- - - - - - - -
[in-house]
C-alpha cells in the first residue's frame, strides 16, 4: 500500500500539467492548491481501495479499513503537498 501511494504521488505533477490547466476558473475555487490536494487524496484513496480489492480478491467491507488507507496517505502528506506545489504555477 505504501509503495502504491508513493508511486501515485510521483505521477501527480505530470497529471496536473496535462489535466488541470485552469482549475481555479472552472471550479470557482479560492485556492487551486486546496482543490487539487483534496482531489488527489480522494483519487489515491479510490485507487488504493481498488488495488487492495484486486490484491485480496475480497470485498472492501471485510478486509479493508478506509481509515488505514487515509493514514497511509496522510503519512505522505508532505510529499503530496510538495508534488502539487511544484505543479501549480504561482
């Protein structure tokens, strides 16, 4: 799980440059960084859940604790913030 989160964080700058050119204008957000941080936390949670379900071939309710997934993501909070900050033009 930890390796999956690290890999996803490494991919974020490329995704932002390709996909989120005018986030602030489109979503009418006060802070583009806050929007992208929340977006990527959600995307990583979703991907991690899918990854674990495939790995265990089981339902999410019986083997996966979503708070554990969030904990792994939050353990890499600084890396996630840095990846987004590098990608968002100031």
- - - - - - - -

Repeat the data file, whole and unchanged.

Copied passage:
[in-house]
C-alpha cells in the first residue's frame, strides 16, 4: 500500500500539467492548491481501495479499513503537498 501511494504521488505533477490547466476558473475555487490536494487524496484513496480489492480478491467491507488507507496517505502528506506545489504555477 505504501509503495502504491508513493508511486501515485510521483505521477501527480505530470497529471496536473496535462489535466488541470485552469482549475481555479472552472471550479470557482479560492485556492487551486486546496482543490487539487483534496482531489488527489480522494483519487489515491479510490485507487488504493481498488488495488487492495484486486490484491485480496475480497470485498472492501471485510478486509479493508478506509481509515488505514487515509493514514497511509496522510503519512505522505508532505510529499503530496510538495508534488502539487511544484505543479501549480504561482
């Protein structure tokens, strides 16, 4: 799980440059960084859940604790913030 989160964080700058050119204008957000941080936390949670379900071939309710997934993501909070900050033009 930890390796999956690290890999996803490494991919974020490329995704932002390709996909989120005018986030602030489109979503009418006060802070583009806050929007992208929340977006990527959600995307990583979703991907991690899918990854674990495939790995265990089981339902999410019986083997996966979503708070554990969030904990792994939050353990890499600084890396996630840095990846987004590098990608968002100031």